JS: Are TechUofA classes completely online? Or are students required to participate in F2F (face-to-face) activities at some point during a course? If not, is this lack of F2F contact a problem?

SC: All of our courses and programs are delivered 100% online, and we do not plan on any residency requirements. Recent studies have shown that online learners can attain the same, if not higher, learning outcomes than their F2F counterparts. Having said that, I do think that F2F interaction is obviously valuable. To this end we are exploring several ways that we can integrate various optional study programs that will bring some of our students who live around the world together for meaningful experiential and F2F learning.

______________________________

Steve Cooper: While I fully agree with Chris Anderson, author of Free: The Future of a Radical Price . . . that anything that becomes digital inevitably becomes free, I do think that we will see a hierarchy emerge within online learning: we will have free or very low priced schools, then more expensive programs, and finally exclusive online programs for the very wealthy . . . .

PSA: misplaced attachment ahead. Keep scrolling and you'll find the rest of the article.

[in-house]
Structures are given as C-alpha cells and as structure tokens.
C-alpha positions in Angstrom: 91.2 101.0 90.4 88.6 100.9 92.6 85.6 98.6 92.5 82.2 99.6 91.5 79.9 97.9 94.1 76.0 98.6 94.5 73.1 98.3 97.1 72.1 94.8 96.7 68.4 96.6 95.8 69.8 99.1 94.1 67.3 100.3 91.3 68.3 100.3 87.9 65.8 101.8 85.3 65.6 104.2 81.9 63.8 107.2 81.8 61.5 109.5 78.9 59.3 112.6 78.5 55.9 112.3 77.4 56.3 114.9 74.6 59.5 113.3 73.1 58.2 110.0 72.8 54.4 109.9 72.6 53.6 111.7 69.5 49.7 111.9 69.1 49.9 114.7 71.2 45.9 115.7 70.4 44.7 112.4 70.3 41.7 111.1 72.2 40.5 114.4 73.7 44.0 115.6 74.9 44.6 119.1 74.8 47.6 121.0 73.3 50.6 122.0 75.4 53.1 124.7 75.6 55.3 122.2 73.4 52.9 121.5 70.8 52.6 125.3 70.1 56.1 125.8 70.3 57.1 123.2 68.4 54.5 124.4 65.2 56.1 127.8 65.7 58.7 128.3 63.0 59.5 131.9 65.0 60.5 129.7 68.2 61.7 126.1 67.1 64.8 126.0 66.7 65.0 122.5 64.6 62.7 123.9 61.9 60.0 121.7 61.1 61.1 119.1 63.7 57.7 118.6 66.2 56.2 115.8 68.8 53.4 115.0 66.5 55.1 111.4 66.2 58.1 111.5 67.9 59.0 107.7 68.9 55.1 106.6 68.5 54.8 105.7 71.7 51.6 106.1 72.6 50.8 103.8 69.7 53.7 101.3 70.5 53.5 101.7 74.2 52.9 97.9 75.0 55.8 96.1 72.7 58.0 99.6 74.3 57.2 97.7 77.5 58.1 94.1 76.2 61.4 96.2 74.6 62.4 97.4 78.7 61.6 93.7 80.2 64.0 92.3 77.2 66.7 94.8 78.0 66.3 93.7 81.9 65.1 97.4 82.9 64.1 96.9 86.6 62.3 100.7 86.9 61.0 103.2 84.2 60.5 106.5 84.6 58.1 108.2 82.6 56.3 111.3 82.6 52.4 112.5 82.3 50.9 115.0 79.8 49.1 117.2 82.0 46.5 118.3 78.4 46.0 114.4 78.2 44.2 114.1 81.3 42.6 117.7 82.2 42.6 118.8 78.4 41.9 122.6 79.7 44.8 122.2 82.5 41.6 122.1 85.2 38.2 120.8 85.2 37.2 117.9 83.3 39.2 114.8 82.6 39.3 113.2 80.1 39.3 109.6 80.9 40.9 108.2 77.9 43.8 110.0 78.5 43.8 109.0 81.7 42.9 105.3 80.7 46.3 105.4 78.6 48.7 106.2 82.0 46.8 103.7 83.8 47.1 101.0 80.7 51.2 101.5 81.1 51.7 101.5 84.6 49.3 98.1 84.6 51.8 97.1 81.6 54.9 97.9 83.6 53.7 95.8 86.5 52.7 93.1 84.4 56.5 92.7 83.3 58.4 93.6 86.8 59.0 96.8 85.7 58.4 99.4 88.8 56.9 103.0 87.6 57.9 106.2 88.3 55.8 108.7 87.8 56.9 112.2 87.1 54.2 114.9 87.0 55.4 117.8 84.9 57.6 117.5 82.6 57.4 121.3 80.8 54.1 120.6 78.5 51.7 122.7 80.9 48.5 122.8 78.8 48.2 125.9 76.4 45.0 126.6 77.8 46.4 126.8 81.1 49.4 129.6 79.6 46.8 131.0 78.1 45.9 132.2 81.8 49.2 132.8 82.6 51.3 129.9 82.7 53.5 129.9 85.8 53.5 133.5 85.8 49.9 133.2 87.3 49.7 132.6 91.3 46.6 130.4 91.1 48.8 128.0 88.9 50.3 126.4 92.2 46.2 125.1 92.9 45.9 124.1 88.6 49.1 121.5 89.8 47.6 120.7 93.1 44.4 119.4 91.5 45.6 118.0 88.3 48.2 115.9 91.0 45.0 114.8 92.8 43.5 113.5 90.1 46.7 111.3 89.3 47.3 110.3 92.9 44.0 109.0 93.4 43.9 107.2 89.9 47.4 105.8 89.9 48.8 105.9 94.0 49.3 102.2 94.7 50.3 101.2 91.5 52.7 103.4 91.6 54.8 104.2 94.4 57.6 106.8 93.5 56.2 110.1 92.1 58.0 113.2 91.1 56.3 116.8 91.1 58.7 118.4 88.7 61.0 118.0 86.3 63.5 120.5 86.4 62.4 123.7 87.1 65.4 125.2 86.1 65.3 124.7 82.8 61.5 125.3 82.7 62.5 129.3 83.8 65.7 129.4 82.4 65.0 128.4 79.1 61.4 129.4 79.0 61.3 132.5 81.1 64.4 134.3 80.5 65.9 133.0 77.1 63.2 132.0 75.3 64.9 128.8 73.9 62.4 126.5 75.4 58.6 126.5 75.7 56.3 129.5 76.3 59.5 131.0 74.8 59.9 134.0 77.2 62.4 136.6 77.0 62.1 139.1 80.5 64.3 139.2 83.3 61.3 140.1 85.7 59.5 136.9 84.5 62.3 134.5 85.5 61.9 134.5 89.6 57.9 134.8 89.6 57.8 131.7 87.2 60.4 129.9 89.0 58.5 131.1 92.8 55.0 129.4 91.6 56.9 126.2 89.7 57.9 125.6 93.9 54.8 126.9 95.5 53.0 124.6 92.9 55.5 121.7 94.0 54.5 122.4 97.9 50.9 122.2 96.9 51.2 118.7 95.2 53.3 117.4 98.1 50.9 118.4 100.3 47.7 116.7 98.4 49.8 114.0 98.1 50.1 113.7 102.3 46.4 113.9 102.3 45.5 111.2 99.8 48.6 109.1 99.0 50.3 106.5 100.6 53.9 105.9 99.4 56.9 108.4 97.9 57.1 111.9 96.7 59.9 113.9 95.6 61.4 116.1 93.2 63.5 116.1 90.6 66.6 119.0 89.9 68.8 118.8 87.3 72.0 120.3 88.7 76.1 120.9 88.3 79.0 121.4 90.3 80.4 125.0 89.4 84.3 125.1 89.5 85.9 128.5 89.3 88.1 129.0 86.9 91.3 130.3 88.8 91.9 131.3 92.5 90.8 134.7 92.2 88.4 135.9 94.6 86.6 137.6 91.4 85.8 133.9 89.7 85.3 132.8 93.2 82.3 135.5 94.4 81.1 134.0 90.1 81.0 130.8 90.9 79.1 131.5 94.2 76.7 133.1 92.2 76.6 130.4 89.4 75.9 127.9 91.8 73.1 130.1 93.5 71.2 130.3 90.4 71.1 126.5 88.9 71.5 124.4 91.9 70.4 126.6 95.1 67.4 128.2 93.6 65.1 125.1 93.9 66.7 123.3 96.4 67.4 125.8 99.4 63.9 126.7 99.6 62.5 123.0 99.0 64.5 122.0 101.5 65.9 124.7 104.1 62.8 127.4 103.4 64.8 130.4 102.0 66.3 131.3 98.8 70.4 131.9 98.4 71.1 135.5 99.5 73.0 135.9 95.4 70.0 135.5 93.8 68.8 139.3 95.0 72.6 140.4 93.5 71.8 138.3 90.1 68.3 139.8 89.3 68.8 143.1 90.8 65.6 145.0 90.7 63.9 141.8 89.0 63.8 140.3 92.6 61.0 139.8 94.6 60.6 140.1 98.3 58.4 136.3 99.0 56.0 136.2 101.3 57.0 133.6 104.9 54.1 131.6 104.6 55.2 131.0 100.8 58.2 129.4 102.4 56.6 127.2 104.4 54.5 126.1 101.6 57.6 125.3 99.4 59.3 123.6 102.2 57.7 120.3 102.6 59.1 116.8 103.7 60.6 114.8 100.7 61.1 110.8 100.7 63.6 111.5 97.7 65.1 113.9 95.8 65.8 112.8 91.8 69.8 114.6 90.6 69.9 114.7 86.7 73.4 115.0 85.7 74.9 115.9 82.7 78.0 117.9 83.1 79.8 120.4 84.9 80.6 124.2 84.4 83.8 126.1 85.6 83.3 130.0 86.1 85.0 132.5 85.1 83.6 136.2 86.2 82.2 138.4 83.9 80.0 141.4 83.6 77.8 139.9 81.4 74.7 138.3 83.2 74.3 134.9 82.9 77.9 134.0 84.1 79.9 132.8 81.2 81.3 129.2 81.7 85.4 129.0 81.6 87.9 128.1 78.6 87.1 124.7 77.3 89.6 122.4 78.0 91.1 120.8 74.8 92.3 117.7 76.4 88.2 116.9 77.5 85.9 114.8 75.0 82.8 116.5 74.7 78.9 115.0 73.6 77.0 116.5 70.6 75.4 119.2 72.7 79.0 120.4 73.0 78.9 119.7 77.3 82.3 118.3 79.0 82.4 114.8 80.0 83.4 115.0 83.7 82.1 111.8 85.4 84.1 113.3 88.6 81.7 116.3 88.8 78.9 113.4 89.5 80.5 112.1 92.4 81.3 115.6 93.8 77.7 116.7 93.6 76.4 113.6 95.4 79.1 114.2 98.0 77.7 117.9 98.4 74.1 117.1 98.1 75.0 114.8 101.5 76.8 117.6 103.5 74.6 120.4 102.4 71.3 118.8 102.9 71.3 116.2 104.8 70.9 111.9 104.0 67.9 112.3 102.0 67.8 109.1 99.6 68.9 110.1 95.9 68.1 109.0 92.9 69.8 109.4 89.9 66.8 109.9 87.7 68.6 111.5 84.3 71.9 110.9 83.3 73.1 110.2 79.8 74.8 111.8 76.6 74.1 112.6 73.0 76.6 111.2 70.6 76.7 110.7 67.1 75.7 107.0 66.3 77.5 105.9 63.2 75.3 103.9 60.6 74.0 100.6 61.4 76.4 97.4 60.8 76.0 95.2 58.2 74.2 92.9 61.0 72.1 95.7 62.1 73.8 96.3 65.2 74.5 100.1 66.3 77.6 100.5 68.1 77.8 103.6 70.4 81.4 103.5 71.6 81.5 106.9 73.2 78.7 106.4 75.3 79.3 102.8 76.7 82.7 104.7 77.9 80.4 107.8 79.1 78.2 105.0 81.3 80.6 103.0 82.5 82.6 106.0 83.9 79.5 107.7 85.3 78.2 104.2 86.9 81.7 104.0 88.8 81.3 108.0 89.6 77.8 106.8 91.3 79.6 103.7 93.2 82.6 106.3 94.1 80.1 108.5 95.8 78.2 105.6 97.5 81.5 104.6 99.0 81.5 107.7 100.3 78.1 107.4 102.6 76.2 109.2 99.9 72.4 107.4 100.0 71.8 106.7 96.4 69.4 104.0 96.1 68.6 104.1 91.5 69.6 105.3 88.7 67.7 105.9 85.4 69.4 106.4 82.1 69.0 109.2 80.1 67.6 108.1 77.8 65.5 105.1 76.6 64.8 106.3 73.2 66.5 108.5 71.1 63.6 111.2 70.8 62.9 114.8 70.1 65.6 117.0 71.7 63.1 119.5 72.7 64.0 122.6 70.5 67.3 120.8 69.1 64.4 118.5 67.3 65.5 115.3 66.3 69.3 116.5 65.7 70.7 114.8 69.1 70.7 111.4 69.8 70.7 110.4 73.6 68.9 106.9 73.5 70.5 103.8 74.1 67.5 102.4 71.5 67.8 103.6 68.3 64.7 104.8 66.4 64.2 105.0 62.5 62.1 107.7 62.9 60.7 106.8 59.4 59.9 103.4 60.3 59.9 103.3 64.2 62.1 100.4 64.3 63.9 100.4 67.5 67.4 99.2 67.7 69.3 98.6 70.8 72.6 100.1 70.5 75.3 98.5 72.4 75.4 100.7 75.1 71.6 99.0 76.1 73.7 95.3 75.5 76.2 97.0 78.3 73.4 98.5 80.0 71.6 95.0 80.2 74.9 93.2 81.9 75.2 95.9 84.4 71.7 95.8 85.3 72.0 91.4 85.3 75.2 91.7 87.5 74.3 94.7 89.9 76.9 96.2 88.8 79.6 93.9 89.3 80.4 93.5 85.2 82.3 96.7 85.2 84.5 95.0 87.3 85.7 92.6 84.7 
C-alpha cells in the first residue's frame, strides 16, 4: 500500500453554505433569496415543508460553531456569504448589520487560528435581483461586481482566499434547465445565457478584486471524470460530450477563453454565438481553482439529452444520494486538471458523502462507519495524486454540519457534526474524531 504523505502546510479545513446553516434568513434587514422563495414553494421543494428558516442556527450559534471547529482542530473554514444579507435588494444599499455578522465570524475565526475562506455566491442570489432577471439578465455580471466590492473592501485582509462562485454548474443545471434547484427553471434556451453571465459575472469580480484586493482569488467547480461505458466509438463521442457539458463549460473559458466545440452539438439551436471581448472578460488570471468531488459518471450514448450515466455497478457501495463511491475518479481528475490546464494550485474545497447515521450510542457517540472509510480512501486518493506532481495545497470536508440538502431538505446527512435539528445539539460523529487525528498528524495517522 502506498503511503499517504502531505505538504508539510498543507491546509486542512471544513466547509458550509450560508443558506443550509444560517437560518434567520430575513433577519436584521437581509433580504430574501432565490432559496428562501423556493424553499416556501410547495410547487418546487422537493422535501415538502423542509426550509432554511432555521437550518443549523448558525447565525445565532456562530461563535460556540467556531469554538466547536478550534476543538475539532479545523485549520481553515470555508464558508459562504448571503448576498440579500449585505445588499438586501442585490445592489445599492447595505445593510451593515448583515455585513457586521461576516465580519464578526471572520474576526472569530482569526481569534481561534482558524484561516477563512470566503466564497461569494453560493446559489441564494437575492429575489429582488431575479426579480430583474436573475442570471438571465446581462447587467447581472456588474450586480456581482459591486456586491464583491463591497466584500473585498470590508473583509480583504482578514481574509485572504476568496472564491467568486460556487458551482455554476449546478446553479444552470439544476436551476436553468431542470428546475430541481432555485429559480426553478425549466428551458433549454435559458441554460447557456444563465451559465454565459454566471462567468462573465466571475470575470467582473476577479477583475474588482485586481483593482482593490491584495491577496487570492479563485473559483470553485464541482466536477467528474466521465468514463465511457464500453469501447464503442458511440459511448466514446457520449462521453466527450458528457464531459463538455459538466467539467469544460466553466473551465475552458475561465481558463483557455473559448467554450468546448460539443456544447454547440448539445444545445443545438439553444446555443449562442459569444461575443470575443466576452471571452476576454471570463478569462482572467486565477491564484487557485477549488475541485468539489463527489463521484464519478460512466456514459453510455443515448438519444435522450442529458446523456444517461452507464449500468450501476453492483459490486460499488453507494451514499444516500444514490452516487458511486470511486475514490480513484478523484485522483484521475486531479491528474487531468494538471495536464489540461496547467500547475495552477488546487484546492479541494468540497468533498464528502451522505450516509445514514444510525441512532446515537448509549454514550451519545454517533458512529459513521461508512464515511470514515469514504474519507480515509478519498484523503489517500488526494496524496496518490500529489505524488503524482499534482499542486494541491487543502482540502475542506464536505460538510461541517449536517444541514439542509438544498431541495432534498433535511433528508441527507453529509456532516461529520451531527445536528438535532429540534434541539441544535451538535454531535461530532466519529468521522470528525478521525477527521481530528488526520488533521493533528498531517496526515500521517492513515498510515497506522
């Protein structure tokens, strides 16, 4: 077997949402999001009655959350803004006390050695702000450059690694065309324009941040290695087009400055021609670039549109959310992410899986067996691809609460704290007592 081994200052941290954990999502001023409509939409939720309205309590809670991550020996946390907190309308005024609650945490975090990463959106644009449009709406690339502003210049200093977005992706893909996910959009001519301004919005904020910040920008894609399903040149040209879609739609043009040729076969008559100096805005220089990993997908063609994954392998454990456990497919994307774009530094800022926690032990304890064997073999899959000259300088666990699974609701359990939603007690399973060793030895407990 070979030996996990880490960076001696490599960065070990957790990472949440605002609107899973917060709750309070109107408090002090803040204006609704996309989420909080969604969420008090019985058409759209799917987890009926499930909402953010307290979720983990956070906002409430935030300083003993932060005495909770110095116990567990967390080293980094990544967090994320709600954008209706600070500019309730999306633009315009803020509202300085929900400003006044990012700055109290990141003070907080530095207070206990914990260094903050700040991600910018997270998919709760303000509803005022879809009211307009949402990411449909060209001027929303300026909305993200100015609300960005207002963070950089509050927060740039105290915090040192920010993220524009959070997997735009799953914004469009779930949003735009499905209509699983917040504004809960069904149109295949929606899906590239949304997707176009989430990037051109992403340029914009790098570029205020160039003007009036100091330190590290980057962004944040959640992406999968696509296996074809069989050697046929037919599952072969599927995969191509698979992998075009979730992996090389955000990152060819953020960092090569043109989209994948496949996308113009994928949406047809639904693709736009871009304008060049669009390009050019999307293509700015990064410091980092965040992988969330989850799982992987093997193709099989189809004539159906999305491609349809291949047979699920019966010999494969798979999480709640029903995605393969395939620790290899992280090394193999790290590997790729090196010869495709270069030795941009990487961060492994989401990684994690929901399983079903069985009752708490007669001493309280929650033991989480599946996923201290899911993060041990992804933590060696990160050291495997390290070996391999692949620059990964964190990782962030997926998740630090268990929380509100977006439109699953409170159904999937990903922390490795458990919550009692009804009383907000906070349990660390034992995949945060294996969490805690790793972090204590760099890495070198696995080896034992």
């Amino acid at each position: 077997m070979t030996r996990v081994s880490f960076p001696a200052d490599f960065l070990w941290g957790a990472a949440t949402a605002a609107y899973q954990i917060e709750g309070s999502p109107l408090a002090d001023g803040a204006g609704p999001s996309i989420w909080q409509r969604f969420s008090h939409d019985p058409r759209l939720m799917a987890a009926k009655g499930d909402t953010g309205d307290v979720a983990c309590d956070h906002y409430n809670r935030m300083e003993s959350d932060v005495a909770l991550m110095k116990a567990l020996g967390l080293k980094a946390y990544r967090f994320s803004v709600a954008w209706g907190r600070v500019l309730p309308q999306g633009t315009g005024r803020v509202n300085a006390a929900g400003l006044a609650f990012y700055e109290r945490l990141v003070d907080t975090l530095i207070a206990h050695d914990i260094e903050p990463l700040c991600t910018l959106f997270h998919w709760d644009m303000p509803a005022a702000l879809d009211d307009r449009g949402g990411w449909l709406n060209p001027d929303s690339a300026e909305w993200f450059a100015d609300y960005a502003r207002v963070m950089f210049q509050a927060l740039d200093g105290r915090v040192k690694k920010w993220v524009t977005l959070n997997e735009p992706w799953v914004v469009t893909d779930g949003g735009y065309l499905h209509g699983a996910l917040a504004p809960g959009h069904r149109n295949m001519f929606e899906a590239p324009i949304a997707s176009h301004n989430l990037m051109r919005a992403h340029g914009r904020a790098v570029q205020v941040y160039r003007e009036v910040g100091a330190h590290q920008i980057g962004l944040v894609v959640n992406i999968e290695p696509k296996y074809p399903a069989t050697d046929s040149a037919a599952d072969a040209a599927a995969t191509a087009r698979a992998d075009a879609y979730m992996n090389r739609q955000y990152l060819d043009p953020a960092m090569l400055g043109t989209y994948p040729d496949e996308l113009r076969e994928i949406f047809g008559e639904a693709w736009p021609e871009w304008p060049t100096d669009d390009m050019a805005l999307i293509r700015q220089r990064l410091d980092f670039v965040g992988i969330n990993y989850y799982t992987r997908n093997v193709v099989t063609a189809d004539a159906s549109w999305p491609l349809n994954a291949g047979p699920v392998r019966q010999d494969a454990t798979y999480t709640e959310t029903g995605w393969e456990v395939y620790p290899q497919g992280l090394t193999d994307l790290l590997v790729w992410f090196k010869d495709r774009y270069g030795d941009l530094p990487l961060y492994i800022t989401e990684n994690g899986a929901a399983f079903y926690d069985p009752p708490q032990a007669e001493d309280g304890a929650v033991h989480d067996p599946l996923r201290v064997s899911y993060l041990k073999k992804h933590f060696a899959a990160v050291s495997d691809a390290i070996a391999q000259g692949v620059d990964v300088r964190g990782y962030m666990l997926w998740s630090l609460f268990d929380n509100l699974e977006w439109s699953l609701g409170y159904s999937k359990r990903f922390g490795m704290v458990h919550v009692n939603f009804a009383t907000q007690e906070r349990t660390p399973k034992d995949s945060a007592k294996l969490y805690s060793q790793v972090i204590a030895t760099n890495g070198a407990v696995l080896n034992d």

______________________________

JS: Is it possible for a student to complete a degree or certificate at TechUofA? Would this be a TechUofA degree or a degree offered by a college that relies on TechUofA courses?

SC: We will be offering certificate programs as well as associate, bachelor, and master degree programs in business management with several concentrations in fields such as criminal justice, sustainability, construction management, computer science, and sports management. However, we are beginning to partner with several colleges that are interested in using our courses — in these cases students who are enrolled in a partner school and complete our courses would receive credit/degrees from their school, not Tech University of America. In this case we will serve as a blackboard, if you will, with our courses hosted in Facebook, and partner schools will use them at their discretion.

JS: What is the instructor-to-student ratio for your classes? If the ratio is far greater than for F2F classes, how do TechUofA instructors manage the large number of students?